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Anesthesiology. 2013 Nov;119(5):1043-53. doi: 10.1097/ALN.0b013e3182a8a8e7.

Using exome data to identify malignant hyperthermia susceptibility mutations.

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* Research Associate, † Clinical Specialty Consultant, ‡ Staff Scientist, ‡‡ Branch Chief, Genetic Disease Research Branch, †† Director, National Institutes of Health Intramural Sequencing Center, National Human Genome Research Institute (NHGRI), National Institutes of Health, Bethesda, Maryland. # Research Associate, ** Professor of Human Molecular Genetics, Institute of Medical Genetics, School of Medicine, Cardiff University, Heath Park, Cardiff, United Kingdom. § Postdoctoral Fellow, Genome Technology Branch, National Human Genome Research Institute, National Institutes of Health. Current position: Assistant Member, H. Lee Moffitt Cancer Center and Research Institute, Tampa, Florida. ‖ Members of the National Institutes of Health Intramural Sequencing Center group are listed in the appendix.



Malignant hyperthermia susceptibility (MHS) is a life-threatening, inherited disorder of muscle calcium metabolism, triggered by anesthetics and depolarizing muscle relaxants. An unselected cohort was screened for MHS mutations using exome sequencing. The aim of this study was to pilot a strategy for the RYR1 and CACNA1S genes.


Exome sequencing was performed on 870 volunteers not ascertained for MHS. Variants in RYR1 and CACNA1S were annotated using an algorithm that filtered results based on mutation type, frequency, and information in mutation databases. Variants were scored on a six-point pathogenicity scale. Medical histories and pedigrees were reviewed for malignant hyperthermia and related disorders.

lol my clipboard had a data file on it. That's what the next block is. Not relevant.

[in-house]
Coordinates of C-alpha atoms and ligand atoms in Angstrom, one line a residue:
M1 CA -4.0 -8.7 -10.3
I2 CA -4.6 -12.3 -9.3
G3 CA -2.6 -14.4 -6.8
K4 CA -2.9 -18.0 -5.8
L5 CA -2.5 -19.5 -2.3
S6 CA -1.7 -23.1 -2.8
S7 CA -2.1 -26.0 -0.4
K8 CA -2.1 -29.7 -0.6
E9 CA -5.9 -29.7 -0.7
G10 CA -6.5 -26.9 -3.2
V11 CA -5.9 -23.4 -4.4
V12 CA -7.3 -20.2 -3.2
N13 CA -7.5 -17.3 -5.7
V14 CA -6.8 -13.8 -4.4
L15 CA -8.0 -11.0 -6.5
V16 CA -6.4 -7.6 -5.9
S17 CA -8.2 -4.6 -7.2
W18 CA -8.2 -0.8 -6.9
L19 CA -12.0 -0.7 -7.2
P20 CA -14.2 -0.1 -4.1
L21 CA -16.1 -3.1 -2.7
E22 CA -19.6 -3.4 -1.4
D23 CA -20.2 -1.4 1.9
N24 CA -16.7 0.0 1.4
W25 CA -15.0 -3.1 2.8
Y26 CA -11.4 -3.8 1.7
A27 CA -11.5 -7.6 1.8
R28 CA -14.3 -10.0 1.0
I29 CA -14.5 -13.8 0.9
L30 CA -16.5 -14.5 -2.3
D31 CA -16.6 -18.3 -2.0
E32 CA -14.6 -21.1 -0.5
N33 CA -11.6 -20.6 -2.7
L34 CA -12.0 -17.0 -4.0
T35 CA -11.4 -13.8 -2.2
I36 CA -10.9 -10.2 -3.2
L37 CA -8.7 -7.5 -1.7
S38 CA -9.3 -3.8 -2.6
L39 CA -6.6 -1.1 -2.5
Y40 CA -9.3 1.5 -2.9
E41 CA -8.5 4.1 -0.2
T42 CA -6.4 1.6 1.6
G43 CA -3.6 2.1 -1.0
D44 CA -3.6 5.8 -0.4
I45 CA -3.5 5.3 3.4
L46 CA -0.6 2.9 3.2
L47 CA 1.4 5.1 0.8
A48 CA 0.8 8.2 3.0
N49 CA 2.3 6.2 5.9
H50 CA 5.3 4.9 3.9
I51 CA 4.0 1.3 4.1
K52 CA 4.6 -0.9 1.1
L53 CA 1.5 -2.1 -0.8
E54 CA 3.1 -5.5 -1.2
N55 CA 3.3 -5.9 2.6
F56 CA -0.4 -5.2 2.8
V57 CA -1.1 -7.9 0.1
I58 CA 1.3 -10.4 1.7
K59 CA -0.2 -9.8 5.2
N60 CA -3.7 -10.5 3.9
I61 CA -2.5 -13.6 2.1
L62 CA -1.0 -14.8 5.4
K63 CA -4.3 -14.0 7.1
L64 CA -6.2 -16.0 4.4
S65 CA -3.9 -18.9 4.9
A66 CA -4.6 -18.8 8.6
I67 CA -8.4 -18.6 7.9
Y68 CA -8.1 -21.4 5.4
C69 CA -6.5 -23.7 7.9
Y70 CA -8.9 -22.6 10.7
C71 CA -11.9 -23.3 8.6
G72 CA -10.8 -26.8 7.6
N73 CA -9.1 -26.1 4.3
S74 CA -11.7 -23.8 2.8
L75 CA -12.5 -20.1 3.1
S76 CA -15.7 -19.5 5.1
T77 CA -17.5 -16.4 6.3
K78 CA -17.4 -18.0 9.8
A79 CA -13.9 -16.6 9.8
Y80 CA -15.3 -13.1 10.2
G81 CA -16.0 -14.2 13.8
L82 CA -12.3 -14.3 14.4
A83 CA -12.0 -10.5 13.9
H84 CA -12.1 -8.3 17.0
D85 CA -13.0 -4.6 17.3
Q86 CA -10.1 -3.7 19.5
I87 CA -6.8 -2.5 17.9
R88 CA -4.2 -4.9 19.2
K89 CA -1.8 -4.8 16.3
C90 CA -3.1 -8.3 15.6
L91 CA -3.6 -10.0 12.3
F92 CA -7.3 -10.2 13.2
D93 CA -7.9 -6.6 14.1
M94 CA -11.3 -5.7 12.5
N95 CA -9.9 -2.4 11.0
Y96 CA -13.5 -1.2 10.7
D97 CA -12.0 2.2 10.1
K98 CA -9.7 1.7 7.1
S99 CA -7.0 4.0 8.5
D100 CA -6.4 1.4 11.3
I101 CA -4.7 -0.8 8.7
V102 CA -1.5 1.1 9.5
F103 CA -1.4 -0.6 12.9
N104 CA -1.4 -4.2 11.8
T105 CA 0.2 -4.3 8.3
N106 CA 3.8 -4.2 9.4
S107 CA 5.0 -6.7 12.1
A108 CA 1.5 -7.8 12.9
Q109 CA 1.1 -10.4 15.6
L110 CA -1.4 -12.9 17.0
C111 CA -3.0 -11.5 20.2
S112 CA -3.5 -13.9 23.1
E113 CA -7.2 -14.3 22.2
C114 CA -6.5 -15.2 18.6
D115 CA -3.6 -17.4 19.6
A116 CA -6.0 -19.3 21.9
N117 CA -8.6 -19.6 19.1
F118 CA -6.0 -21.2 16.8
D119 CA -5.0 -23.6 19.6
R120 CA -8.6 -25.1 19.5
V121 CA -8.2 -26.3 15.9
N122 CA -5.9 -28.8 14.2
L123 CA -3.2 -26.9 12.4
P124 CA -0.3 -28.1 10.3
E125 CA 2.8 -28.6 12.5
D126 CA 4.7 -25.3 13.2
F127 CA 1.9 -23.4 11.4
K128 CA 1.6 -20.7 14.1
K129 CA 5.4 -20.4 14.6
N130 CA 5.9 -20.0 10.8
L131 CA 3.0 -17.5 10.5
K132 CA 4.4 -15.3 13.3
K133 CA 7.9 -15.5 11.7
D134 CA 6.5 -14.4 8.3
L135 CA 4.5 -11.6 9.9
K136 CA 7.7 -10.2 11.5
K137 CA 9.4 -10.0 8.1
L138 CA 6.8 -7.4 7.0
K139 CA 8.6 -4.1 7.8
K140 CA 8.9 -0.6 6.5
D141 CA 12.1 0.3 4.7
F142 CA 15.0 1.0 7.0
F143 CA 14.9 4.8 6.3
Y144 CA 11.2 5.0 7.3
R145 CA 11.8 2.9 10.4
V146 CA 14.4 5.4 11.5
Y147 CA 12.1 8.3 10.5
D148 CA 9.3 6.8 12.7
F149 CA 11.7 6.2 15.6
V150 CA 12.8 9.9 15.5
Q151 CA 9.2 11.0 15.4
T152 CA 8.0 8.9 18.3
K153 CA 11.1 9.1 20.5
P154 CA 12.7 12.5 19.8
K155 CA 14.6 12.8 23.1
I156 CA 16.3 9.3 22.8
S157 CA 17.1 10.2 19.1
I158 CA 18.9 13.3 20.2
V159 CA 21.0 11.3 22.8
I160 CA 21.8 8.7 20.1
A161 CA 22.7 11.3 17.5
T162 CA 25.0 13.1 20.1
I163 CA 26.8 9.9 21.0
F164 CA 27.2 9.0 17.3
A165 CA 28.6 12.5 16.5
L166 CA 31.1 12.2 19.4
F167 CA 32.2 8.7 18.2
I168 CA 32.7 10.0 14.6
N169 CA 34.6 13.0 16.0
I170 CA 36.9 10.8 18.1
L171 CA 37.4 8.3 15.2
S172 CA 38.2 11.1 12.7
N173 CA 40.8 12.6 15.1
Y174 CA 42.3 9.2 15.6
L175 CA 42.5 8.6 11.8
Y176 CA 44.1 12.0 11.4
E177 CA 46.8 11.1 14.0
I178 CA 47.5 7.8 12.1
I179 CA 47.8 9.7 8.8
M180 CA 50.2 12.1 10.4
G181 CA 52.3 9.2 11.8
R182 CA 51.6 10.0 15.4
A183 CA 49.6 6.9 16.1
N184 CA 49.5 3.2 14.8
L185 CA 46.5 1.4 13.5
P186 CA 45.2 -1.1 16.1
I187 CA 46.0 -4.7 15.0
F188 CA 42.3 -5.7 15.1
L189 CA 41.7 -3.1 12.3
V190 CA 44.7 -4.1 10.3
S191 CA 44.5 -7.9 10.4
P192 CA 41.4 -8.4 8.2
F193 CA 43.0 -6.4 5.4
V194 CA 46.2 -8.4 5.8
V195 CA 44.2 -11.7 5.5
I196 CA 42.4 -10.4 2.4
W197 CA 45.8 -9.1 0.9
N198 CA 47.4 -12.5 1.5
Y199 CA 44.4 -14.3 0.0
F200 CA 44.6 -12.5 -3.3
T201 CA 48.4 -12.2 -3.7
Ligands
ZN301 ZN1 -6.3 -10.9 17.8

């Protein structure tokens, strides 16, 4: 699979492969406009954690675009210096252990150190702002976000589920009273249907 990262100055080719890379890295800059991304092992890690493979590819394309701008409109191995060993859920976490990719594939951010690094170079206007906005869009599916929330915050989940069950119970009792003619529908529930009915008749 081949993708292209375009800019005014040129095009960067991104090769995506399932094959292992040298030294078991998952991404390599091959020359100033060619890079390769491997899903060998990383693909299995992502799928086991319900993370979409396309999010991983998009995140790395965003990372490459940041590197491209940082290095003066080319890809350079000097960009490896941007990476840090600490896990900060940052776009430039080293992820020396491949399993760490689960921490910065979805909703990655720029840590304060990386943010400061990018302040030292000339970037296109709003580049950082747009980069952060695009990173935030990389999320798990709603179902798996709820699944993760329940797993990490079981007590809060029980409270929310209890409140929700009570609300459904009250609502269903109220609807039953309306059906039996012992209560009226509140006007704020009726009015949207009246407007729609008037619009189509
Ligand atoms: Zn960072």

The authors identified 70 RYR1 and 53 CACNA1S variants among 870 exomes. Sixty-three RYR1 and 41 CACNA1S variants passed the quality and frequency metrics but the authors excluded synonymous variants. In RYR1, the authors identified 65 missense mutations, one nonsense, two that affected splicing, and one non-frameshift indel. In CACNA1S, 48 missense, one frameshift deletion, one splicing, and one non-frameshift indel were identified. RYR1 variants predicted to be pathogenic for MHS were found in three participants without medical or family histories of MHS. Numerous variants, previously described as pathogenic in mutation databases, were reclassified by the authors as being of unknown pathogenicity.


Exome sequencing can identify asymptomatic patients at risk for MHS, although the interpretation of exome variants can be challenging. The use of exome sequencing in unselected cohorts is an important tool to understand the prevalence and penetrance of MHS, a critical challenge for the field.

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